When Lee and Gwen Groff filed a bankruptcy petition, the question arose concerning creditors' rights to the Groff-Pickering cattle. Citizens Bank argued that the cattle came within the after-acquired property clause of their security agreement with the Groffs. The bankruptcy court held that (1) Groff and Pickering were engaged in a joint venture, (2) the cattle were property of the joint venture, (3) in this context, New Mexico partnership law applies to joint ventures, and (4) under New Mexico partnership law, Citizens Bank, as a creditor of the Groffs in their individual capacities only, had no interest in the Groff-Pickering cattle.2  Consequently, the bankruptcy court ruled that the Groffs' bankruptcy estate did not contain the Groff-Pickering cattle; the estate contained only "the debtors' interest in the Groff-Pickering joint venture as determined under the New Mexico substantive law of partnerships."3  III R. 637. The district court affirmed. On this appeal, Citizens Bank does not contest the first two issues listed above. Our review of the remaining issues is de novo. See Bartmann v. Maverick Tube Corp., 853 F.2d 1540, 1543 (10th Cir. 1988).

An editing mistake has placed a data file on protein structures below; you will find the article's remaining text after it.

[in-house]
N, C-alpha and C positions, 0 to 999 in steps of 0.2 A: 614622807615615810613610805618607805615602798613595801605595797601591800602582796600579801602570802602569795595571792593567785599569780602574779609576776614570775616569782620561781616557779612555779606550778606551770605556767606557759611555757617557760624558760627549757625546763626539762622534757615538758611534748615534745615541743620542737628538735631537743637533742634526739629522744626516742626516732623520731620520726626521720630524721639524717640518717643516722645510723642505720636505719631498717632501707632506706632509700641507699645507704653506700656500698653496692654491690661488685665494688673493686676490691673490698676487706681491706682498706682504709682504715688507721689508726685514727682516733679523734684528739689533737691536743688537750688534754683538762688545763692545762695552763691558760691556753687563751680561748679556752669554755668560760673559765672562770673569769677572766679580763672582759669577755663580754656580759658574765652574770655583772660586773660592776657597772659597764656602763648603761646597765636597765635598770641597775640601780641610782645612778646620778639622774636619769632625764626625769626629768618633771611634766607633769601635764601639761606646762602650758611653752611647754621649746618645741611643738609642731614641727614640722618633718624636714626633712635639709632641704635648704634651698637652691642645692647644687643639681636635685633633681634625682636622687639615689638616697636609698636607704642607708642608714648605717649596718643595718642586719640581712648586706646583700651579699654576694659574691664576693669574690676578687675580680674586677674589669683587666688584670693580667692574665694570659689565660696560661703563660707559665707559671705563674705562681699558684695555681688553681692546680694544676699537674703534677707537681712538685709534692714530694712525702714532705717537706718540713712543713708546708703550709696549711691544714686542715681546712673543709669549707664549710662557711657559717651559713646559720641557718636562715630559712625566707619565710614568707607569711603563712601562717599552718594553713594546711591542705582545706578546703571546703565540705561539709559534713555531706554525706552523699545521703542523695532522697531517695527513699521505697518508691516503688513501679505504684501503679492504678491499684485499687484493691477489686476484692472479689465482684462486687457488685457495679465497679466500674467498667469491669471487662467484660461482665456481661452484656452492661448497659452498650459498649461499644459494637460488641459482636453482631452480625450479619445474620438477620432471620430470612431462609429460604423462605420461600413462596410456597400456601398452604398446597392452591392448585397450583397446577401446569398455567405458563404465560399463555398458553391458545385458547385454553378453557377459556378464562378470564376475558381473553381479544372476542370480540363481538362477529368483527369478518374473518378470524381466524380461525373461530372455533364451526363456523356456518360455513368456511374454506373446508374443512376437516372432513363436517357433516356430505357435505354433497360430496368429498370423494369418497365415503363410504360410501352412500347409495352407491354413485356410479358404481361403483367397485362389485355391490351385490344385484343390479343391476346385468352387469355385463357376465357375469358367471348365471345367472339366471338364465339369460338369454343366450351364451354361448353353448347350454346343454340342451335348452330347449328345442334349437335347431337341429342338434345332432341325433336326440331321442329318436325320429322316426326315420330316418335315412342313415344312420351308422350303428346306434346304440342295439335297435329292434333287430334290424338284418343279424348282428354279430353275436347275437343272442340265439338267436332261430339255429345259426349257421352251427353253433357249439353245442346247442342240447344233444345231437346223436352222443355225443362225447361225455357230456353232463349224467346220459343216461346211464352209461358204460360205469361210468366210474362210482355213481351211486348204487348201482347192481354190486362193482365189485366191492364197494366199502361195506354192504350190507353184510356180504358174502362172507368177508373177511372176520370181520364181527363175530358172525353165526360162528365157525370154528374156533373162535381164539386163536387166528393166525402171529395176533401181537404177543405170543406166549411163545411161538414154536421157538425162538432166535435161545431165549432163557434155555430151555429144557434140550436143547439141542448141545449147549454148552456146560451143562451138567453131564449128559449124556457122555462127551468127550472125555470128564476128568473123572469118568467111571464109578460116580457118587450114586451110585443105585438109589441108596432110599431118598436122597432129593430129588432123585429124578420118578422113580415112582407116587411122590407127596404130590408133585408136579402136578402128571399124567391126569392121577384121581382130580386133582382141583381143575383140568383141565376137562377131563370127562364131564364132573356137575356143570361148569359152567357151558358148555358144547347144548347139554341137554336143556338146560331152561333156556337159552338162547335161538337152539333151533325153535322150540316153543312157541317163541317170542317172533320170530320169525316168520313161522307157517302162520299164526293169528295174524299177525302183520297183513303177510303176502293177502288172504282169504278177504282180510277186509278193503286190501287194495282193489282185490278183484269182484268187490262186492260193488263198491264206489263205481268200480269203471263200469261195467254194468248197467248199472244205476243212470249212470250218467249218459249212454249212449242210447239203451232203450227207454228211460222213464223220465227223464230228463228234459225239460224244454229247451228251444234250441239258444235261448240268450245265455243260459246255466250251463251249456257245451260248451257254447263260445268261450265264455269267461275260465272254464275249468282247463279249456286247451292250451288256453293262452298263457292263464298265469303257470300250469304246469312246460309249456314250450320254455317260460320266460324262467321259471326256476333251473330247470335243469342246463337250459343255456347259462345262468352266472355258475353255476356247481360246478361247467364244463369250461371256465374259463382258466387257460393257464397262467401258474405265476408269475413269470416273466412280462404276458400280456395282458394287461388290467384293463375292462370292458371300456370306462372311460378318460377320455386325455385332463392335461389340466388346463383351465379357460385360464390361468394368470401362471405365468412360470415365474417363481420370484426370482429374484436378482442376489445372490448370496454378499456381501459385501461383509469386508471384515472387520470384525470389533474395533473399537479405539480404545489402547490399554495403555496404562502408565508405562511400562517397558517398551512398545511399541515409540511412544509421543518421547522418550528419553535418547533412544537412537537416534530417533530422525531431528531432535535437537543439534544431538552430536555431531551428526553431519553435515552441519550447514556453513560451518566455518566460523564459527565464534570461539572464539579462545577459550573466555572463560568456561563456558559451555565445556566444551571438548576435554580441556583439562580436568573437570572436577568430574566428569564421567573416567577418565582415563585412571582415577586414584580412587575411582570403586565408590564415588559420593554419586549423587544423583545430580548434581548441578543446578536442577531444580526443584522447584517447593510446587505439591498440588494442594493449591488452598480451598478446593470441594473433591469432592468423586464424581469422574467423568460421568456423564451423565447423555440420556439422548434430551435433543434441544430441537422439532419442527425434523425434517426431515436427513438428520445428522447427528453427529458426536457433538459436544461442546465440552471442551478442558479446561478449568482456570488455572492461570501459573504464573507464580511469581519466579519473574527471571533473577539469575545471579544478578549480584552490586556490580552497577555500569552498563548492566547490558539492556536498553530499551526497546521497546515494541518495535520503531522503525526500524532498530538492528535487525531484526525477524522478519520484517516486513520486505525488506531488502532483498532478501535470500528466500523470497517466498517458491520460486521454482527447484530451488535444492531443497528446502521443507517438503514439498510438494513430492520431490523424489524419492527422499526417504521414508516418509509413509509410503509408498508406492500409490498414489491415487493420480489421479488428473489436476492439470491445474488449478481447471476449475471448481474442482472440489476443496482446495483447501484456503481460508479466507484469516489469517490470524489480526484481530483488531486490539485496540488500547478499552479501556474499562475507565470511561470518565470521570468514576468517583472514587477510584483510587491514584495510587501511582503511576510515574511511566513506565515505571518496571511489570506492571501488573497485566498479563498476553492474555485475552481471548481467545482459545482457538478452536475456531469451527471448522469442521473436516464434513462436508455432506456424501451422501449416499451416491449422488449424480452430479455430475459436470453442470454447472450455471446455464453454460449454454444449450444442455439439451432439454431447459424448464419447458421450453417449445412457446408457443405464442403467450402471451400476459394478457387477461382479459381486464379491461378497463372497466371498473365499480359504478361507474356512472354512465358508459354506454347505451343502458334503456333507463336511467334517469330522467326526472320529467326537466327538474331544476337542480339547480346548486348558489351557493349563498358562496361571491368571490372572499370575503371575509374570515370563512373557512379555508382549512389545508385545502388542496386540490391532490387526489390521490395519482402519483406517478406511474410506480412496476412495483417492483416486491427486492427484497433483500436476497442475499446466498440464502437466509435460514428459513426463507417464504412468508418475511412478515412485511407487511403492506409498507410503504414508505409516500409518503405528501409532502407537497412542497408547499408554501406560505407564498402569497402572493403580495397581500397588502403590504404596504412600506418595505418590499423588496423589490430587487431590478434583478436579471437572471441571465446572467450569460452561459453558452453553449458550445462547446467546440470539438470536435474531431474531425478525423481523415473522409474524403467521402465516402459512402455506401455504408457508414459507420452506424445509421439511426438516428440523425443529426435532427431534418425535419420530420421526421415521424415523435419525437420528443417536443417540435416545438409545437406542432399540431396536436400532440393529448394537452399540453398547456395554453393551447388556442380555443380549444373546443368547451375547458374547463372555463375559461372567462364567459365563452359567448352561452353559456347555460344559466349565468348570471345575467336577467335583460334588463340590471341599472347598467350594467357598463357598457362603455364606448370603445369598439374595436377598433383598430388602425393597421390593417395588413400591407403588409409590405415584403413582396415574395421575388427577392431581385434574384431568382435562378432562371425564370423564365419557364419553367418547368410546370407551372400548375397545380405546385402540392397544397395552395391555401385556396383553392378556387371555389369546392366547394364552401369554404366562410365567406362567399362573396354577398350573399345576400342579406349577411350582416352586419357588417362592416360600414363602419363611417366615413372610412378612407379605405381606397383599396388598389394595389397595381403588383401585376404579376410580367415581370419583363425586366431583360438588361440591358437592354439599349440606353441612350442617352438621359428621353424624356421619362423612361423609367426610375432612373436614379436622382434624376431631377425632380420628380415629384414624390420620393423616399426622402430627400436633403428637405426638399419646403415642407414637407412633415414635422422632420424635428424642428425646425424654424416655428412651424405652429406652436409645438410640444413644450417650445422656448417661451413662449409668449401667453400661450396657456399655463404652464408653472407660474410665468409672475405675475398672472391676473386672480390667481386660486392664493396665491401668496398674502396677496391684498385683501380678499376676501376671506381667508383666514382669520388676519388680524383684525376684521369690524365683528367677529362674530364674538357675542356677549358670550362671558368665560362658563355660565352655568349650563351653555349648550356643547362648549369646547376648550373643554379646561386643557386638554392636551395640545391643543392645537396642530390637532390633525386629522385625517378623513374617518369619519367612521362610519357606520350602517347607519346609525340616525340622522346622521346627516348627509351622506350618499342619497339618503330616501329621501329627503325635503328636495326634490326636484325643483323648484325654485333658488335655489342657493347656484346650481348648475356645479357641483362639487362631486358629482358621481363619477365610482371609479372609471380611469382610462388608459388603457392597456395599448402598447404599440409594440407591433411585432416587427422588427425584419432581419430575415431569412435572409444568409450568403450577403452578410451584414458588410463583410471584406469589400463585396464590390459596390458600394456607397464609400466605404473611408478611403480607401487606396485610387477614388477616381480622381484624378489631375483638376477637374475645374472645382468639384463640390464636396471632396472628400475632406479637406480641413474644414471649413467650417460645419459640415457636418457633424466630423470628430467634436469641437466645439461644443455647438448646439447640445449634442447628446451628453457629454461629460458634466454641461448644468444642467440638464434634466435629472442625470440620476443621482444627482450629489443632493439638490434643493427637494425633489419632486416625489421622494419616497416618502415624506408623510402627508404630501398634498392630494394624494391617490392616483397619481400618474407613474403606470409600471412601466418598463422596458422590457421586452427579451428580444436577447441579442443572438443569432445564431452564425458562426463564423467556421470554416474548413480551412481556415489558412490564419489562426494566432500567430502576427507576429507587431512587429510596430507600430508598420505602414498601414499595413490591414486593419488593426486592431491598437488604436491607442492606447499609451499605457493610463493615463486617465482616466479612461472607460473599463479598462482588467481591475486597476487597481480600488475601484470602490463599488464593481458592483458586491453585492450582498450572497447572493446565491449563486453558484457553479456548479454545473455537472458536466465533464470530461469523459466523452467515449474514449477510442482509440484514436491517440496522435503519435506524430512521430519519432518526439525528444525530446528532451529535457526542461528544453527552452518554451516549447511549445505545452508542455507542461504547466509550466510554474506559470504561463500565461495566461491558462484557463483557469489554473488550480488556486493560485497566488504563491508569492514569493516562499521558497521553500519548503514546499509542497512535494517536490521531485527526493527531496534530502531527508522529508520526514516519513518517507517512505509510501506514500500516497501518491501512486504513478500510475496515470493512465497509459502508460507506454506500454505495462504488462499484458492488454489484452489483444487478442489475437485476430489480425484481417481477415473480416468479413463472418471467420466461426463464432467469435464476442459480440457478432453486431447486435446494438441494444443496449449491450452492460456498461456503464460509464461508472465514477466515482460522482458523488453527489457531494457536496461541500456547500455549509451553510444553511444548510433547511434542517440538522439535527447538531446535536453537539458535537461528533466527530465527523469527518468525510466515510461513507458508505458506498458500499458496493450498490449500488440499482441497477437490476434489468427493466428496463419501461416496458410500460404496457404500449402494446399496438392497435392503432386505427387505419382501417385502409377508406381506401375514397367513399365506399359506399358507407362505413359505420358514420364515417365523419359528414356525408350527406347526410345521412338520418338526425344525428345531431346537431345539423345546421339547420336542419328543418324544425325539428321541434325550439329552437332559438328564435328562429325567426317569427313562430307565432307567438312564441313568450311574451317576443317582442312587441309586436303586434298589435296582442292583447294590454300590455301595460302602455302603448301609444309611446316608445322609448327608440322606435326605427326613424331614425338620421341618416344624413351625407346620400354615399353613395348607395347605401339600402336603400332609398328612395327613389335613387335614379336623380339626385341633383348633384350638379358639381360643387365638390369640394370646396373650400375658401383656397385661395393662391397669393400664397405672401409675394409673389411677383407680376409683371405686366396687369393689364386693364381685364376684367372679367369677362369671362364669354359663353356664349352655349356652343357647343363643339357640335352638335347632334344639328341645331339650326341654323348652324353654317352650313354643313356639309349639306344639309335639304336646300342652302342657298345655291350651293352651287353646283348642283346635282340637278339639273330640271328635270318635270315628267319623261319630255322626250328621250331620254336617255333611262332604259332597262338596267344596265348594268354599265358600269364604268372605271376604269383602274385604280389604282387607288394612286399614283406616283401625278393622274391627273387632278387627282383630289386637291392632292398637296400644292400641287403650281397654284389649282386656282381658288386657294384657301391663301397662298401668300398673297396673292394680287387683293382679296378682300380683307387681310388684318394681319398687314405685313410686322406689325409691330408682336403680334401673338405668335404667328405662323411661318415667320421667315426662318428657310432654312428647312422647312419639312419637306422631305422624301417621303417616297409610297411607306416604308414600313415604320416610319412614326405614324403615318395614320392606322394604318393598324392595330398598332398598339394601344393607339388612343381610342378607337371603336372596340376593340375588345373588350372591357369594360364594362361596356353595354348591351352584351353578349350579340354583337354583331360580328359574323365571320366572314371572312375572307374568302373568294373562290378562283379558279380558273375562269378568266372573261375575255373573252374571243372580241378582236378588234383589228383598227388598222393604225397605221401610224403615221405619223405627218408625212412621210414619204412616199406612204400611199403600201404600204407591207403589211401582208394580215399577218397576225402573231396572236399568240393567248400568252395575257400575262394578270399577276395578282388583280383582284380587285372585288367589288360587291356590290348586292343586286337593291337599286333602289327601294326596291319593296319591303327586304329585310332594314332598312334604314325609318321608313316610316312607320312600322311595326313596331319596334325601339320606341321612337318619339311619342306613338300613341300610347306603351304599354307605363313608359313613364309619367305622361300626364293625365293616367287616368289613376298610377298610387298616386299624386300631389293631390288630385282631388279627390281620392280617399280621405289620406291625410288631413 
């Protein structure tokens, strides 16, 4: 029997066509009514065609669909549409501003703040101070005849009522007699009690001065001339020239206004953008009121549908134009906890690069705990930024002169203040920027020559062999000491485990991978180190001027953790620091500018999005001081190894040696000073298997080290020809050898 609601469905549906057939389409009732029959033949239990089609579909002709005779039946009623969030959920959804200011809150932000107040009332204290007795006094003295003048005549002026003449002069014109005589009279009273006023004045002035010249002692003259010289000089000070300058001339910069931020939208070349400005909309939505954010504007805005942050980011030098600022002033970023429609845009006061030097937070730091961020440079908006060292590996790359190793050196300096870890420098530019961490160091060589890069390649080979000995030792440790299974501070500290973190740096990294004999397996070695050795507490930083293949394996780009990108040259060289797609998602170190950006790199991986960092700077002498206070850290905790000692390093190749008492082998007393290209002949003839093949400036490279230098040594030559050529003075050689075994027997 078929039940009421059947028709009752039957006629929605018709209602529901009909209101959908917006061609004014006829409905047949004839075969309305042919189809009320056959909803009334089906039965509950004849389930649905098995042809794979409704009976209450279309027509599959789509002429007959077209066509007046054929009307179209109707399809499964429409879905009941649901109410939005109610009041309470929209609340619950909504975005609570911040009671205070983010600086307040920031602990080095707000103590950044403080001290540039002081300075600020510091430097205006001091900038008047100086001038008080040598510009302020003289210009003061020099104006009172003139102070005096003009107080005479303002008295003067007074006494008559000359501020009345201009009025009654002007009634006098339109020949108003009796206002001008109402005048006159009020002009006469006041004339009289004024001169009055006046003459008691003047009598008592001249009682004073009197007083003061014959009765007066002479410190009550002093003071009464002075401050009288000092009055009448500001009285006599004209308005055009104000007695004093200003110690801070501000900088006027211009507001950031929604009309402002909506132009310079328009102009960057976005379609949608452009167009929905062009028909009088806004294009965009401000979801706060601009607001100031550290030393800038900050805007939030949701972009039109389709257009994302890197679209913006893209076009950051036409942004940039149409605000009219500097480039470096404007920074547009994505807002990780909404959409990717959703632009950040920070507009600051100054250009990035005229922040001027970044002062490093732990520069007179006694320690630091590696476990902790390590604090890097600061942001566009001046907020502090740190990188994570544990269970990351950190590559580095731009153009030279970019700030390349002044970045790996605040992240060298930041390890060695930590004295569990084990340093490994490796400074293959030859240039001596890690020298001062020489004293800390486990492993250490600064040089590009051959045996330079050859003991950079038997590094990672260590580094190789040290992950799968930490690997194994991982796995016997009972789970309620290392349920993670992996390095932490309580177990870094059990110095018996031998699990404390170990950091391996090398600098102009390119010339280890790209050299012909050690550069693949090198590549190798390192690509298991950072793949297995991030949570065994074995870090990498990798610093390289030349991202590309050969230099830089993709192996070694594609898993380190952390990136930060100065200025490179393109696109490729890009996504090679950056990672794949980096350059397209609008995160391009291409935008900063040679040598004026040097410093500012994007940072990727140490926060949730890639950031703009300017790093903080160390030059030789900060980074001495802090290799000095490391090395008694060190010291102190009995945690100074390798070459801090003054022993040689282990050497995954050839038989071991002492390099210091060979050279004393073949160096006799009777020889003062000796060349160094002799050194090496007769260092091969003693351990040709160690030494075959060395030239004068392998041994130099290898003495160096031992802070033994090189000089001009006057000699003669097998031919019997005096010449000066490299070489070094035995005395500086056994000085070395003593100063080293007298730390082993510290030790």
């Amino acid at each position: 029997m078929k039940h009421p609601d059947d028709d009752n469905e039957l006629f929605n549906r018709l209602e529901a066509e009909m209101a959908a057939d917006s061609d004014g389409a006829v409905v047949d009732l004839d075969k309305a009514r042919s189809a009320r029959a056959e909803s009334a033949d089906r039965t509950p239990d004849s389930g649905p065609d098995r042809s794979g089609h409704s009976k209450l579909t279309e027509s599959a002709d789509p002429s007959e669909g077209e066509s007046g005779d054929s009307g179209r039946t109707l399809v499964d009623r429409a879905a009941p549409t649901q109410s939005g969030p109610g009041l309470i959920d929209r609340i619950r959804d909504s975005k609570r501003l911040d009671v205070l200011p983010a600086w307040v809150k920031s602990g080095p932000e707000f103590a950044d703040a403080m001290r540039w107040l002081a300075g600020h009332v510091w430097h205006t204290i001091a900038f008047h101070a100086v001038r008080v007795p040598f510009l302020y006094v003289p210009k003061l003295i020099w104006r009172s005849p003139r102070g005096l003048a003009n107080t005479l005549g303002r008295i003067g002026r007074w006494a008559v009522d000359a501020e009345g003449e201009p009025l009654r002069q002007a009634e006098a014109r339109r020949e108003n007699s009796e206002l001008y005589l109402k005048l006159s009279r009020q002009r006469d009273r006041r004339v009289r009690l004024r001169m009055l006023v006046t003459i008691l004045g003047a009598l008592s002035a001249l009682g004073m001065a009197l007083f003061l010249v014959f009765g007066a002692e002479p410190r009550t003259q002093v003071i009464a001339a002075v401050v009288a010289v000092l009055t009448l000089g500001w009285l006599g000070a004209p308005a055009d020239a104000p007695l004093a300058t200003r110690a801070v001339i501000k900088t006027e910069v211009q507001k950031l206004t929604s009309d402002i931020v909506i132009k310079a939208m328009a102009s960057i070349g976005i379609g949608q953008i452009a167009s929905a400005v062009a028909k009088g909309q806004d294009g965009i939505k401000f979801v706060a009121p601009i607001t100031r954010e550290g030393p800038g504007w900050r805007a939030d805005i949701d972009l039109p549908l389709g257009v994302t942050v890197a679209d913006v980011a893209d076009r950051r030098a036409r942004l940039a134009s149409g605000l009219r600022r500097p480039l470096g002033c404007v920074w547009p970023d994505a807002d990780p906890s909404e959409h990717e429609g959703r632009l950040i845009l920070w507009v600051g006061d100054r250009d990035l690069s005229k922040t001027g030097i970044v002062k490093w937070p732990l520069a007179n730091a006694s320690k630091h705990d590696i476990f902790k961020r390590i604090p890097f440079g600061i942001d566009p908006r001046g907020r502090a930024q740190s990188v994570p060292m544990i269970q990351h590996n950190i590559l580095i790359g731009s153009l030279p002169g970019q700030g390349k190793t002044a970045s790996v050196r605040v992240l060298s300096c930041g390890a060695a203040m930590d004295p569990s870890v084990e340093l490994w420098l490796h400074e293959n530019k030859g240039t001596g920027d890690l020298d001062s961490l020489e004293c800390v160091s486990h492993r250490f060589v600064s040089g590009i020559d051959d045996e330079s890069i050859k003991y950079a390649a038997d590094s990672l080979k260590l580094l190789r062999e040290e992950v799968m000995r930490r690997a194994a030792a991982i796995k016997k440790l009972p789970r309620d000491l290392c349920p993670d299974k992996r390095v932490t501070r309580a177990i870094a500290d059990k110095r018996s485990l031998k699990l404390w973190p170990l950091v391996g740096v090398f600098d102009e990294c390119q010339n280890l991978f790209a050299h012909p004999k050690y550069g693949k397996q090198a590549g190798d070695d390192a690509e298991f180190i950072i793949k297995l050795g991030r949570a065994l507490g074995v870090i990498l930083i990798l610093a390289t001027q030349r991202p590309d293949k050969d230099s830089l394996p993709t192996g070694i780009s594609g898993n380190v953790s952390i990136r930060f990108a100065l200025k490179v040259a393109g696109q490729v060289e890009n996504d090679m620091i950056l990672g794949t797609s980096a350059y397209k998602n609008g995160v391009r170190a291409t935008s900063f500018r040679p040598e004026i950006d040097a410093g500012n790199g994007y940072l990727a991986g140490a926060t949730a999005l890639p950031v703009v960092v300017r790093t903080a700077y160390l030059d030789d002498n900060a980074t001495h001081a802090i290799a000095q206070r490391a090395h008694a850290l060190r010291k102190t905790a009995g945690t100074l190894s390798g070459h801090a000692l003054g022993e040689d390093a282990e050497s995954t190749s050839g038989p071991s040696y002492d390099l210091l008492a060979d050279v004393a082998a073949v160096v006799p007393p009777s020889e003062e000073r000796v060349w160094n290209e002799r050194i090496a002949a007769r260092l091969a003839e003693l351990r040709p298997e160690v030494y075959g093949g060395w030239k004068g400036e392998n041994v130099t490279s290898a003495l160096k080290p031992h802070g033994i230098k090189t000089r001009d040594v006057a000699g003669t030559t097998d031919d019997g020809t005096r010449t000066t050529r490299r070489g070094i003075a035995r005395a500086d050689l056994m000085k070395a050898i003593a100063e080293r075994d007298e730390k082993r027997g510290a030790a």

* Citizens Bank's principal contention on appeal is that in view of the bankruptcy court's finding that Groff and Pickering were engaged in a joint venture, it was inconsistent and erroneous to apply partnership law to the joint venture's property. This argument, however, ignores the essential nature of a joint venture.

The joint venture as a legal organization was unknown to the early common law; it is a creature of the American judiciary, dating from the late nineteenth century. Parks v. Riverside Ins. Co. of Am., 308 F.2d 175, 177 (10th Cir. 1962); 46 Am.Jur.2d Joint Ventures Sec. 2, at 23 & n. 11 (1969). Although its history is not entirely clear, apparently the joint venture concept was developed to extend principles of partnership law to organizations that did not meet the technical requirements of a partnership. See 1 A. Bromberg & L. Ribstein, Bromberg and Ribstein on Partnership Sec. 1.01(b), at 1:5 (1988) [hereinafter Bromberg and Ribstein on Partnership ]; H. Reuschlein & W. Gregory, Handbook on the Law of Agency and Partnership Sec. 266, at 441-42 (1979) [hereinafter Law of Agency and Partnership ].